WHO'S SURVEY DO YOU WANT TO BELIEVE
This article is from our archives and has not been updated and integrated with our "new" site yet... Even so, it's still awesome - so keep reading!
Published on Sat, Jul 10, 2004
By: The LACar Editorial Staff
WHO'S SURVEY DO YOU WANT TO BELIEVE
Volkswagen Tops The Full-Line Total Quality Index Corporate List
Just one month after the Westlake Village, California-based JD Power and Associates firm released the findings of its 2004 Initial Quality Study (QSI), the San Diego-based Strategic Vision research firm releases its 2004 Total Quality IndexÃ¢â€žÂ¢ (TQI).
Ordinarily, this doesn't warrant any attention. However, the Strategic Vision findings turn the JD Power results on its head. Whereas the Power study ranked German-based automotive corporations below average in the QSI report (in Porsche's case, last place), the Strategic Vision study ranks the German corporations at or near the top of its TQI report.
How can that be? According to the folks at Strategic Vision, their Total Quality Index is not merely a static report on the number of things that go wrong in the first 90 days of ownership. The company believes its TQI is a more accurate measure of owner satisfaction, in that it also assesses new buyers' responses to the complete ownership experience - including buying, owning and driving their new vehicles. The calculations also include the emotional response to that experience. With these variables factored in, Volkswagen-Audi tops all manufacturers with their combined score, while Mercedes topped all brands, tied with Infiniti.
Toyota Motor Sales, USA, Inc. (combining the Lexus and Toyota brands) tops JD Power's QSI ratings among automotive corporations. In the Strategic Vision TQI study, however, it ranks below average - in 20th place. According to Strategic Vision Vice-President Daniel Gorrell, the ubiquity of the Camry and perceived dullness of many Toyotas drags down the brand's score. Following Volkswagen as the top-scoring full-line corporation is Nissan, Honda and General Motors, which ranked above Toyota. "General Motors is the really big story for 2004" continues Gorrell. "Just to turn, let alone turn around such giant is a major victory." Data came from more than 39,290 buyers who bought 2004 models in October and November of 2003. "Their responses go into complex calculations that mirror the way people really respond to the vehicle ownership experience" says Dr. Darrel Edwards, Strategic Vision president and founder. "Accurate measures of customers' reactions have to include the emotions generated by the experience." "Completely understanding new car buyers, especially their emotions that drive decisions, will be increasingly important" says Edwards. "Too much capacity and fewer defects are making the playing field increasingly crowded with less to differentiate the players. Those who can deliver the most positive emotional experience and go beyond that to delight their customers are going to be the winners." So, what does this all mean for the consumer? It means that there is more to car ownership than frequency-of-repair. Craftsmanship, performance, and other factors can have a strong bearing on owner satisfaction - and can make up for an extra trip or two to the dealer service center. In reality, all cars are vastly more reliable than their counterparts of 20 years ago. This makes a simple study of frequency-of-repair a lot less meaningful in this day and age.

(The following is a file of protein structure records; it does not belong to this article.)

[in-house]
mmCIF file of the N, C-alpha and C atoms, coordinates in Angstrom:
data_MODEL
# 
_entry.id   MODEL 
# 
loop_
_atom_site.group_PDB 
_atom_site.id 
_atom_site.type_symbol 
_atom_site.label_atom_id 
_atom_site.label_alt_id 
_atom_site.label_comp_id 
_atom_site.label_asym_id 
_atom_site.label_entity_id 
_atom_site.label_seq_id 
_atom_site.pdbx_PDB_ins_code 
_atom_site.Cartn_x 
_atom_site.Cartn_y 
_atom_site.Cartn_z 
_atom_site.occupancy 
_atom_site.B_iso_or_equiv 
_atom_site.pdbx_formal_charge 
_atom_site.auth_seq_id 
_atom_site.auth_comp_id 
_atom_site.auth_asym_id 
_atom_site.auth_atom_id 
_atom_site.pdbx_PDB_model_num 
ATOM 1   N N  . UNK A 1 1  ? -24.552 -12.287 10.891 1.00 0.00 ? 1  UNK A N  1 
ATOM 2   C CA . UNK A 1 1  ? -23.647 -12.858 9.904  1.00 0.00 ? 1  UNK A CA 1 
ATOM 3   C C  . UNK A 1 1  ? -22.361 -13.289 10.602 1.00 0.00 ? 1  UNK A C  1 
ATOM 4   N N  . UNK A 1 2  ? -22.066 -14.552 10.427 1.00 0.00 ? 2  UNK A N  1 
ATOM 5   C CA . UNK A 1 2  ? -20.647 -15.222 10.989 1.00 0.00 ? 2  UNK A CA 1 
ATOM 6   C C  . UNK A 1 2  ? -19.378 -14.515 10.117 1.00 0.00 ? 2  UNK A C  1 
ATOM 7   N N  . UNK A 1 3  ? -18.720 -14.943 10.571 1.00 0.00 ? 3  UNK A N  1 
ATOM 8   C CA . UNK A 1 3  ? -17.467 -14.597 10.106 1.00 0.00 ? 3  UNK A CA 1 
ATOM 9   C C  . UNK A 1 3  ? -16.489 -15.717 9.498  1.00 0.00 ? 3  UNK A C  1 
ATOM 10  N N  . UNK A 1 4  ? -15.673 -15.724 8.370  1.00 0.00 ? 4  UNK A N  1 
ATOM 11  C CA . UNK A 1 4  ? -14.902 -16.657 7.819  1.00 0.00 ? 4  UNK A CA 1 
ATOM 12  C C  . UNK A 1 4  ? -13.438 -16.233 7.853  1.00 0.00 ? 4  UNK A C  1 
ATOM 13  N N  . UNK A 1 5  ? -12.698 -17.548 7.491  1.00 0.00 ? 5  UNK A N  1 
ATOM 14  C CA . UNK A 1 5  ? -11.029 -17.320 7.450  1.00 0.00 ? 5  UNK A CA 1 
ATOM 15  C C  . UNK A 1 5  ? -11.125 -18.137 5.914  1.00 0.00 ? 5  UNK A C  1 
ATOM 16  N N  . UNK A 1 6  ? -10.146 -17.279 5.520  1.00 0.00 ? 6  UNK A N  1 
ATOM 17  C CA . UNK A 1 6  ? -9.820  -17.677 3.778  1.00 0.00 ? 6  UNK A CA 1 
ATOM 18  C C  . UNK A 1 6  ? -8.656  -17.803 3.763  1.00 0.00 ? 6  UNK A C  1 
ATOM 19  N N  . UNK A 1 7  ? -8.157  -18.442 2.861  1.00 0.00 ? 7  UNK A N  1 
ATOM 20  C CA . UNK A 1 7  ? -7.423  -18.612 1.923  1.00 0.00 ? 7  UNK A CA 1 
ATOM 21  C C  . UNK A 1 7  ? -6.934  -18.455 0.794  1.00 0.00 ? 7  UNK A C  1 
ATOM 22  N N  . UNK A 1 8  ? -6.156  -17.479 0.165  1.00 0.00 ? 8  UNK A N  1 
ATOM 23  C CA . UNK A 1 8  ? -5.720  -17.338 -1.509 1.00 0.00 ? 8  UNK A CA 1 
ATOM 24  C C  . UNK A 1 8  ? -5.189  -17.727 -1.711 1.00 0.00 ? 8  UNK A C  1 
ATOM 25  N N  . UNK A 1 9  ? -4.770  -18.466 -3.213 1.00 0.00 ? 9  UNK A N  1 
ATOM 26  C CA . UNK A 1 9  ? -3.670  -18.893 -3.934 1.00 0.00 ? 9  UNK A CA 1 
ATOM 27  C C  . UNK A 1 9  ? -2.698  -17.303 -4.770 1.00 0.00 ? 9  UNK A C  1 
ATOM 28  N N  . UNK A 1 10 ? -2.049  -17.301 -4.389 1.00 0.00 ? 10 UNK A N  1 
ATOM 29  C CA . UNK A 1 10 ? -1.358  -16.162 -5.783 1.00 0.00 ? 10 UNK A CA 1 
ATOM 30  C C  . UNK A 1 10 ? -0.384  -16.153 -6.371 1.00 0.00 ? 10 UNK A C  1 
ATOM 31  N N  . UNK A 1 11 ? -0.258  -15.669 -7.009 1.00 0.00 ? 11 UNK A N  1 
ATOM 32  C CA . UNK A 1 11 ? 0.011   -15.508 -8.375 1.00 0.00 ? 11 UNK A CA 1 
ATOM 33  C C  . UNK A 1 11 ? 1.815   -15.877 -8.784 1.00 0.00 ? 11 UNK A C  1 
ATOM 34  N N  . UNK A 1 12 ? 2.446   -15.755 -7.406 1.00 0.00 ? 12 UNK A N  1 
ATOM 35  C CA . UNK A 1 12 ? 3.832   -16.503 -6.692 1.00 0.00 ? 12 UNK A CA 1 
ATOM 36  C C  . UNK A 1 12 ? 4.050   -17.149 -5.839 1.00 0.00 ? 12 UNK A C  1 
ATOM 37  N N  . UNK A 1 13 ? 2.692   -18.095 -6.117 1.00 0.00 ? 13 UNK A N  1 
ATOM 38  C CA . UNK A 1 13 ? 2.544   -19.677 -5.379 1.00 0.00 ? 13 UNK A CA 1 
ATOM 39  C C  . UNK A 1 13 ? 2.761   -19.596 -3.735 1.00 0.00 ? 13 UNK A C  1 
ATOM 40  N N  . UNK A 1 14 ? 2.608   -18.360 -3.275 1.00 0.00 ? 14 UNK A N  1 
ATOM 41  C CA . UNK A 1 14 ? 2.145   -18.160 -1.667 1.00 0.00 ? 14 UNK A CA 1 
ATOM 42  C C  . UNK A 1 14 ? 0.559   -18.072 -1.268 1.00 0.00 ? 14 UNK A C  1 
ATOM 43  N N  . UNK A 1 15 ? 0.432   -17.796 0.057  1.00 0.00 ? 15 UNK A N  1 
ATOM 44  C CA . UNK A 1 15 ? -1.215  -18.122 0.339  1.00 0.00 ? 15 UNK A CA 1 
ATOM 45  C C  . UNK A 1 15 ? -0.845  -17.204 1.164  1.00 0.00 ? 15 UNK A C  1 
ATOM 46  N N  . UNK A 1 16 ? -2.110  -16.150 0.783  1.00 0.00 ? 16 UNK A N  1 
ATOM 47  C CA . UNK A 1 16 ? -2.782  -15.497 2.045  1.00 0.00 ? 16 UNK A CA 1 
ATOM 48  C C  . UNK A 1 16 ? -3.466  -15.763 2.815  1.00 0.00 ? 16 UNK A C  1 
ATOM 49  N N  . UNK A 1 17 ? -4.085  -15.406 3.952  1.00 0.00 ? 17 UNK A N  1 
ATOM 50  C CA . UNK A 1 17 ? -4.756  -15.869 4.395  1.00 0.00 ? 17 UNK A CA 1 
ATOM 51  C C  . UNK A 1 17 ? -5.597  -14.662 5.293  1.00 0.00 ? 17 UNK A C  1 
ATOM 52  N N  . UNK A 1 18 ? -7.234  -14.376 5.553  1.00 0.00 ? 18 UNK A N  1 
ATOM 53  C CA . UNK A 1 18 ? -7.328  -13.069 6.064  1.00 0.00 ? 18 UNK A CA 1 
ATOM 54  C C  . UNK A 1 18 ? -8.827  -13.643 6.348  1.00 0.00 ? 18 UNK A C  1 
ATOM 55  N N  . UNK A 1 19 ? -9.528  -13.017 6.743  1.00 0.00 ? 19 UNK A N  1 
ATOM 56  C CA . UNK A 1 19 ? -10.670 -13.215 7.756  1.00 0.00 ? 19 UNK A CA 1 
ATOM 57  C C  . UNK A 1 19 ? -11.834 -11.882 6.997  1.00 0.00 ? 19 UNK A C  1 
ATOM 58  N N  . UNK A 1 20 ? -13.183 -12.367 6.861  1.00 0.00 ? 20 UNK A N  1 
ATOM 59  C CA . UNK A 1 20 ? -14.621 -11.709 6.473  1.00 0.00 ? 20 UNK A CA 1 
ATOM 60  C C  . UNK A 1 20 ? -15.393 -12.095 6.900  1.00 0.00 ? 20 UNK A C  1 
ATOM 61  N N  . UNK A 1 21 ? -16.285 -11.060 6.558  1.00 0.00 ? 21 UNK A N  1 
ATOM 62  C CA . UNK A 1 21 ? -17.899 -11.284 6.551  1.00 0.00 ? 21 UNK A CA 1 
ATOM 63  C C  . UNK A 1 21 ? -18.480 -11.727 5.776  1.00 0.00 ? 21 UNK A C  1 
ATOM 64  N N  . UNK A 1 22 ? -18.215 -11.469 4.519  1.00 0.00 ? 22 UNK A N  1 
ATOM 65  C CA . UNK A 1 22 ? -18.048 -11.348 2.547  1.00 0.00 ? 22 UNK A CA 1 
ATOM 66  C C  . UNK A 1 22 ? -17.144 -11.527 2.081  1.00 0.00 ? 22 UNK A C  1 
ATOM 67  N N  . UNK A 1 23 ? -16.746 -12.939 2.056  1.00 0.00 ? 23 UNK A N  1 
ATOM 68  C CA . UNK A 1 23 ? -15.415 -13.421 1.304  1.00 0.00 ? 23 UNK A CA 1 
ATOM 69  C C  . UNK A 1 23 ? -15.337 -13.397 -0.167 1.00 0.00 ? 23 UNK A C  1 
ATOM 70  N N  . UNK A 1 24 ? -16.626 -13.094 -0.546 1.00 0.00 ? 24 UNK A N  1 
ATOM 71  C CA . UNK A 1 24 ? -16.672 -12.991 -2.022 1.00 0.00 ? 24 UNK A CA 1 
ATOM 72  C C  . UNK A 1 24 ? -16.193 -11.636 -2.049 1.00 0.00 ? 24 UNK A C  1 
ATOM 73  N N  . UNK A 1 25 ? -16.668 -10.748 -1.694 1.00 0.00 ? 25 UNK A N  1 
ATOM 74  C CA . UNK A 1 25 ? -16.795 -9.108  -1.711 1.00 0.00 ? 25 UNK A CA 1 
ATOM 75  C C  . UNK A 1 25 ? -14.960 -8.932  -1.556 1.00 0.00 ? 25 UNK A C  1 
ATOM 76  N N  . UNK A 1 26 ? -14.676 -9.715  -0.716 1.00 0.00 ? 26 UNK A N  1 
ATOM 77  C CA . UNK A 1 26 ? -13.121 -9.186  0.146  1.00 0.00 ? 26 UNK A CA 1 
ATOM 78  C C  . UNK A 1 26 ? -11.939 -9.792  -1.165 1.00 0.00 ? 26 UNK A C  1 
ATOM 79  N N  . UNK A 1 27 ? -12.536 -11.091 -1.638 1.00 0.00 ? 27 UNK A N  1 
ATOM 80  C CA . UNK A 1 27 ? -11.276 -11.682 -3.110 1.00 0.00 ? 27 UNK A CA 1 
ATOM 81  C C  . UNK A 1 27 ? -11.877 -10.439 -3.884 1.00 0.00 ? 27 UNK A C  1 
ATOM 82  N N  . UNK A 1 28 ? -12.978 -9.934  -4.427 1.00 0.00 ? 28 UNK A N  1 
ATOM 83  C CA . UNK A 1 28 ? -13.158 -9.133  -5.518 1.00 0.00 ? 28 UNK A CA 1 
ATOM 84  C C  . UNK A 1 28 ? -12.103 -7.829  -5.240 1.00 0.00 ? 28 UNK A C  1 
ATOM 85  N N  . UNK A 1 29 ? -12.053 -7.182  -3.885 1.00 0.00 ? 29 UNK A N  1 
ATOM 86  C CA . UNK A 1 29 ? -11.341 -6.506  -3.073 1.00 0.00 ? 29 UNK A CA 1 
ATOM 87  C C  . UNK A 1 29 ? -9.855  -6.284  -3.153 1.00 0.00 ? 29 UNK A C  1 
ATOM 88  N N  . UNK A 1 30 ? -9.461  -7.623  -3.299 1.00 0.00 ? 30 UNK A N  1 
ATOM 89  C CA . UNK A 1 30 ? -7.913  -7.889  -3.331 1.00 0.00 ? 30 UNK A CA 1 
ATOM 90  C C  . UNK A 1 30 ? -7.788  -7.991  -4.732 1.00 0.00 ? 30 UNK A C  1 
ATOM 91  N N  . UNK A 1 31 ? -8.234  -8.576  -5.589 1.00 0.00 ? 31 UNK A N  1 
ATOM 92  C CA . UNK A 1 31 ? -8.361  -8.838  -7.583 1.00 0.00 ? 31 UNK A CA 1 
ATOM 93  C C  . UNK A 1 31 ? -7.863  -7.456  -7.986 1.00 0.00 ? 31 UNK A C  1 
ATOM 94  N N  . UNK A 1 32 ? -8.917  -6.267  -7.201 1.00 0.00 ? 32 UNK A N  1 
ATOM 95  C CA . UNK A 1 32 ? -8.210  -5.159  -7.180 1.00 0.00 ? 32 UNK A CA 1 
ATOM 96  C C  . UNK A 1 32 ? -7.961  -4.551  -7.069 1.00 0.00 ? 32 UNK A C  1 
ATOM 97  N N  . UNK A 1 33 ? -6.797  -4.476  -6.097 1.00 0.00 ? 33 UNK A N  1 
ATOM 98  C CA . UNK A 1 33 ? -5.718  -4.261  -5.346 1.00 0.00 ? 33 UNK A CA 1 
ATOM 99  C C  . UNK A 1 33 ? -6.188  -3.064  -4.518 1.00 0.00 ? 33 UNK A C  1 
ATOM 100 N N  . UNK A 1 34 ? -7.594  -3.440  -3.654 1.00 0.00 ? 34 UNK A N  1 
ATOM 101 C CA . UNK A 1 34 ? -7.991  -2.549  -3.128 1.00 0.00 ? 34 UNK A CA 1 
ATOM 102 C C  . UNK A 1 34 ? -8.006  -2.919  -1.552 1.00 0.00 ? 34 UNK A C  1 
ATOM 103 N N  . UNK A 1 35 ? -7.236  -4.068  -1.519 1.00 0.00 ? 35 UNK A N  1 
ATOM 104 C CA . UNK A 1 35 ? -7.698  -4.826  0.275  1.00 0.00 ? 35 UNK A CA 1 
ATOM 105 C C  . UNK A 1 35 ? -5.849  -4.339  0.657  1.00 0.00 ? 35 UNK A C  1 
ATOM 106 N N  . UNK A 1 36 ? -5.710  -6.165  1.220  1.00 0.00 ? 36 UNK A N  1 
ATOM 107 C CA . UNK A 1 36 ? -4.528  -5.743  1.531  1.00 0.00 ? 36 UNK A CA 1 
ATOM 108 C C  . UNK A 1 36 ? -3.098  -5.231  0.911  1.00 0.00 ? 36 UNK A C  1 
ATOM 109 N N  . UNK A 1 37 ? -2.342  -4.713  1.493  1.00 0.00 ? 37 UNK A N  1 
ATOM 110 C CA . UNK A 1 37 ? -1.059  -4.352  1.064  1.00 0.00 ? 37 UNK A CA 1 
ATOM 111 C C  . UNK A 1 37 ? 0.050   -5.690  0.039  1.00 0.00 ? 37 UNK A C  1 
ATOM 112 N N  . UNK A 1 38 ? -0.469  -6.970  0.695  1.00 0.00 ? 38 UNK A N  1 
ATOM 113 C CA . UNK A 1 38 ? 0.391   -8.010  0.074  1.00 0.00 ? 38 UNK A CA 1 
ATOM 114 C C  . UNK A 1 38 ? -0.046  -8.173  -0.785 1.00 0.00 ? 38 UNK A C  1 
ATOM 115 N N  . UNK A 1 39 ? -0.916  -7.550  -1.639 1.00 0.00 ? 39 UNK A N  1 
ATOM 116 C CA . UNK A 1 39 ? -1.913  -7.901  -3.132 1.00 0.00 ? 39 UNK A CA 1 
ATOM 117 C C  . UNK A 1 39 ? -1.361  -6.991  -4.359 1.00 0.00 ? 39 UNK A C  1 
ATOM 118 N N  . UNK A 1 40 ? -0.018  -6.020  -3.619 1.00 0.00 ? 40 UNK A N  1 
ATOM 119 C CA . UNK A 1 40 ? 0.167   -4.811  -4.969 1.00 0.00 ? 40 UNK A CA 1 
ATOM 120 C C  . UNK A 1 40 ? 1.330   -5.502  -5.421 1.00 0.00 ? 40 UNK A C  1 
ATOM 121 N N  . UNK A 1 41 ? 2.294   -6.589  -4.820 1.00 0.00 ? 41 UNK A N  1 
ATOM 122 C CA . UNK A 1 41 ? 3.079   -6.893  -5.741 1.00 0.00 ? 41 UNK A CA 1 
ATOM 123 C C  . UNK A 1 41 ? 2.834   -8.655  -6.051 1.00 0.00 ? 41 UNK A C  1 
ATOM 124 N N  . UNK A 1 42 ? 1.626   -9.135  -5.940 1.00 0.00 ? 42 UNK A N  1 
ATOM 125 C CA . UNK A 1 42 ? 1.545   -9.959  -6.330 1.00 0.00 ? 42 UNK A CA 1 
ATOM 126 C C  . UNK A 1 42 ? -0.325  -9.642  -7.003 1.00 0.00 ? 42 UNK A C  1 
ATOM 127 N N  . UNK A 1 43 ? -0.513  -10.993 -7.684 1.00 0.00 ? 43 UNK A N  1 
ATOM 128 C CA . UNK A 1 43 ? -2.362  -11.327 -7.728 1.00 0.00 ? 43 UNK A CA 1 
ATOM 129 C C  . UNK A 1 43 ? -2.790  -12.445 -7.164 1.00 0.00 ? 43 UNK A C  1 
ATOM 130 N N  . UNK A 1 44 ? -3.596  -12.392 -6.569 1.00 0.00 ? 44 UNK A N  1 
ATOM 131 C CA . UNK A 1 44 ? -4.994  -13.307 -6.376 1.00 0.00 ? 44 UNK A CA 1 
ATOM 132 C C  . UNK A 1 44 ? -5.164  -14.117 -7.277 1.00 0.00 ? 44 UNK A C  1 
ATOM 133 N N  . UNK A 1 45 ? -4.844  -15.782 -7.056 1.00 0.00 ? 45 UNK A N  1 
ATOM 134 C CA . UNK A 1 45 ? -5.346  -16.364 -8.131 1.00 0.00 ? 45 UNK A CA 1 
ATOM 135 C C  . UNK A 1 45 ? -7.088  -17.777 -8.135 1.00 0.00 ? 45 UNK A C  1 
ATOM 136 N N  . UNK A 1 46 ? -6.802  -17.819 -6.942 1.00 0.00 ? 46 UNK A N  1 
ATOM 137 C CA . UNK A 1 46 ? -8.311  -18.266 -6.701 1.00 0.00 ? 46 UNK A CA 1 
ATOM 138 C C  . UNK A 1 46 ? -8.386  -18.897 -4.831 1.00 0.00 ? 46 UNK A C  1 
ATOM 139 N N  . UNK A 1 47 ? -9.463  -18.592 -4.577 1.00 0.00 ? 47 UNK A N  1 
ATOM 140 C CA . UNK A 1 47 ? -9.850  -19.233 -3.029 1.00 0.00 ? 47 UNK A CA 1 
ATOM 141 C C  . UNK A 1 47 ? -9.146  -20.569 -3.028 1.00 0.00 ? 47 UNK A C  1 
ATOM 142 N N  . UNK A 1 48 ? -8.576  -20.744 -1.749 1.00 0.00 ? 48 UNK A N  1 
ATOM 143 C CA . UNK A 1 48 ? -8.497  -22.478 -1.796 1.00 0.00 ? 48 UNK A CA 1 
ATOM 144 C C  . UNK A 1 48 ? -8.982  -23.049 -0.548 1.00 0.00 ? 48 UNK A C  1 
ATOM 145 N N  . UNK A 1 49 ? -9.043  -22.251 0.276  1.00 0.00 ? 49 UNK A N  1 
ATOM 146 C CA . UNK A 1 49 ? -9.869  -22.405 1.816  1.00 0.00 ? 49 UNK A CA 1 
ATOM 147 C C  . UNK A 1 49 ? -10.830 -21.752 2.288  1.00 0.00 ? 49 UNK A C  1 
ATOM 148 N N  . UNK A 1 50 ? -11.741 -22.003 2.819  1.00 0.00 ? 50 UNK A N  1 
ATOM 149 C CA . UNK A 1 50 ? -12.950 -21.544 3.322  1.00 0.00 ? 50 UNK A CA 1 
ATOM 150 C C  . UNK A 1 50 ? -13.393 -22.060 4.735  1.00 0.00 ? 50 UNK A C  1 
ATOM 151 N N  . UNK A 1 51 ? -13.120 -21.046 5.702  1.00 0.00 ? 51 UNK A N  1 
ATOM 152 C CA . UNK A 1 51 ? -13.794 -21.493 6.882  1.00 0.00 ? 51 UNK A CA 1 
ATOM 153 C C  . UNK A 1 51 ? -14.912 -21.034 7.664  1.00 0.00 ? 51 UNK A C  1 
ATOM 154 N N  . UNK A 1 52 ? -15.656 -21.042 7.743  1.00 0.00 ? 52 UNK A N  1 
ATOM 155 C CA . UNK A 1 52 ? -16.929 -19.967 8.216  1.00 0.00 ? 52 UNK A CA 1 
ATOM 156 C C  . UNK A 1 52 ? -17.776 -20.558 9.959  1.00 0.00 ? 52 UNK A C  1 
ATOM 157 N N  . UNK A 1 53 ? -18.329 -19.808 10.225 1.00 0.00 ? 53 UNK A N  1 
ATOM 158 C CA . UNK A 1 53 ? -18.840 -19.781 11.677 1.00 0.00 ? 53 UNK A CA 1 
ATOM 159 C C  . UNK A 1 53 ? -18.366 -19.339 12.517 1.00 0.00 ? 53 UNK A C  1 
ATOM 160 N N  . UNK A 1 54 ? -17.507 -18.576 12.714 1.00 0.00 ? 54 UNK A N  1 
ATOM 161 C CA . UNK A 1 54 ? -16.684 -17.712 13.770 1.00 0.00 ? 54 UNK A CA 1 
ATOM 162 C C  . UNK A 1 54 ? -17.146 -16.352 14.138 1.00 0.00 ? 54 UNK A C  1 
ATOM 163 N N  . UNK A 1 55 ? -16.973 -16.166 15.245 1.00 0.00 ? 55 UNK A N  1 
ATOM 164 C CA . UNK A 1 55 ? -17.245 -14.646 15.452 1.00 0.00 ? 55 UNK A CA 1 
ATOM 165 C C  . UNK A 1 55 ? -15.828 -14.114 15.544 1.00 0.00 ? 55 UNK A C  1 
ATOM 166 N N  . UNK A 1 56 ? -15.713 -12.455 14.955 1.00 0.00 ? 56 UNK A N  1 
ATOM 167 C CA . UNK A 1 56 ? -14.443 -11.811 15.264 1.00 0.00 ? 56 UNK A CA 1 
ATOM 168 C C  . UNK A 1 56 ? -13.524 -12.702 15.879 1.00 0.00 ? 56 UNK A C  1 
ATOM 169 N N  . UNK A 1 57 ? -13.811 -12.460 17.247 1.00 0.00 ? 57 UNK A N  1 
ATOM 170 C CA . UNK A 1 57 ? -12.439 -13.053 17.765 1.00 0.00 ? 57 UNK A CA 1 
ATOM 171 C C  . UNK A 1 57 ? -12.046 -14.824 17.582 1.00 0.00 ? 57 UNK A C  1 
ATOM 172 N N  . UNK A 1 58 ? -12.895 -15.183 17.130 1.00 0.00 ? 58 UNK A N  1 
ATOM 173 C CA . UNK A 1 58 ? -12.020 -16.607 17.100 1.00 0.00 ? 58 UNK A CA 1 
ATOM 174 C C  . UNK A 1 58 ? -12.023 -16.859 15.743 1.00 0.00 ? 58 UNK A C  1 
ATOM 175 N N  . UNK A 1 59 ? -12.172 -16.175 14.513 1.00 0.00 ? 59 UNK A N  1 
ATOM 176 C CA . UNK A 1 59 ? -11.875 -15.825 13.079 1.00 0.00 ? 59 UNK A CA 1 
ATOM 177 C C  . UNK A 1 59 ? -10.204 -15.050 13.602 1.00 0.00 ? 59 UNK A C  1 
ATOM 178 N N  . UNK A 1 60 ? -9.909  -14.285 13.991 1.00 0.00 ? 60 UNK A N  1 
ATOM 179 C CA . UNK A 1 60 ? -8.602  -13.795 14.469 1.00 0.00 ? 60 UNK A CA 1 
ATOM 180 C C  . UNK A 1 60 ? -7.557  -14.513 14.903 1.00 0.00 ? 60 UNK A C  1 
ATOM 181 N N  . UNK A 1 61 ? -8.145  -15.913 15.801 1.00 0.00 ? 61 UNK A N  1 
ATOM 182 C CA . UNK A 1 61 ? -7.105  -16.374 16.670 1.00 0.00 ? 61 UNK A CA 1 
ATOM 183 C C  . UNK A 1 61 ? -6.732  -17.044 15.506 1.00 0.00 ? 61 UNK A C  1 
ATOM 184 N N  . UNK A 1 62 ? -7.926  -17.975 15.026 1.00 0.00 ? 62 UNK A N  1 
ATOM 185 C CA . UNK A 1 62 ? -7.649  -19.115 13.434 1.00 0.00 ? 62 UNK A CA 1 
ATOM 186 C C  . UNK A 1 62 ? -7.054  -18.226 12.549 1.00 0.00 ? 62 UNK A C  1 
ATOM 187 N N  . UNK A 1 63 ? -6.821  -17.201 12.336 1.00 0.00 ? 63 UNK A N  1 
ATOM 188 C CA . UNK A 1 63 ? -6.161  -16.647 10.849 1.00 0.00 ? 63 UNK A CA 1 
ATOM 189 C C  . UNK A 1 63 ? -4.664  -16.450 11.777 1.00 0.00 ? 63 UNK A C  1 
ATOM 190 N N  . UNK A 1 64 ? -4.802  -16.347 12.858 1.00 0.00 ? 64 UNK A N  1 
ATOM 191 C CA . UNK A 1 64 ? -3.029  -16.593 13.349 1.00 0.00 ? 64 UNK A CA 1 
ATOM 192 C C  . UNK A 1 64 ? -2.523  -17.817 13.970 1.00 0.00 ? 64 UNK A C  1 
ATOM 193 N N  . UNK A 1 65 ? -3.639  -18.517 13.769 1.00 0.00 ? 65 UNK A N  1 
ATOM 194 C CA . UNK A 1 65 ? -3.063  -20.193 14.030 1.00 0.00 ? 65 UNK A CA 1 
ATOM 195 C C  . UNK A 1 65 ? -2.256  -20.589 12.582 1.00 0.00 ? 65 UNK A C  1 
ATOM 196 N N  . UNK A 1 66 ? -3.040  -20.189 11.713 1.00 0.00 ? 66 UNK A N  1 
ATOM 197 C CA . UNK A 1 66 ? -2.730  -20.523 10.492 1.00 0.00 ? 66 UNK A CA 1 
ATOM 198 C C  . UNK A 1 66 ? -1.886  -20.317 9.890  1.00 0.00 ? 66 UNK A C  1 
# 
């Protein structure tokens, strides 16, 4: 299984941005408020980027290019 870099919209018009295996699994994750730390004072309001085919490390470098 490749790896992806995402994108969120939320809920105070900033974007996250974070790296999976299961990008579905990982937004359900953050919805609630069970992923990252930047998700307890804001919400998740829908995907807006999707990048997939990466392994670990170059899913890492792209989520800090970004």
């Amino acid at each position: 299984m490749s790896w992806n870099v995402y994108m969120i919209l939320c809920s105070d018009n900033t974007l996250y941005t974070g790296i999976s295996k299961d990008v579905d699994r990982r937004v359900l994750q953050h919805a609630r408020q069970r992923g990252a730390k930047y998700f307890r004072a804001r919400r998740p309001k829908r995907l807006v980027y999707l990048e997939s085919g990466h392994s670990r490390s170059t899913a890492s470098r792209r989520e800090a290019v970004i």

Ultimately, you've got to ask yourself: Is it better to be stuck with a dull but reliable car for 365 days a year, or to own a car you look forward to driving 365 days a year that might be stuck in the shop for a day or two?
- Roy Nakano
This article appeared originally as an LA CAR Blog entry. To view the current Blog, go to the home page and scroll down to the LA CAR Blog.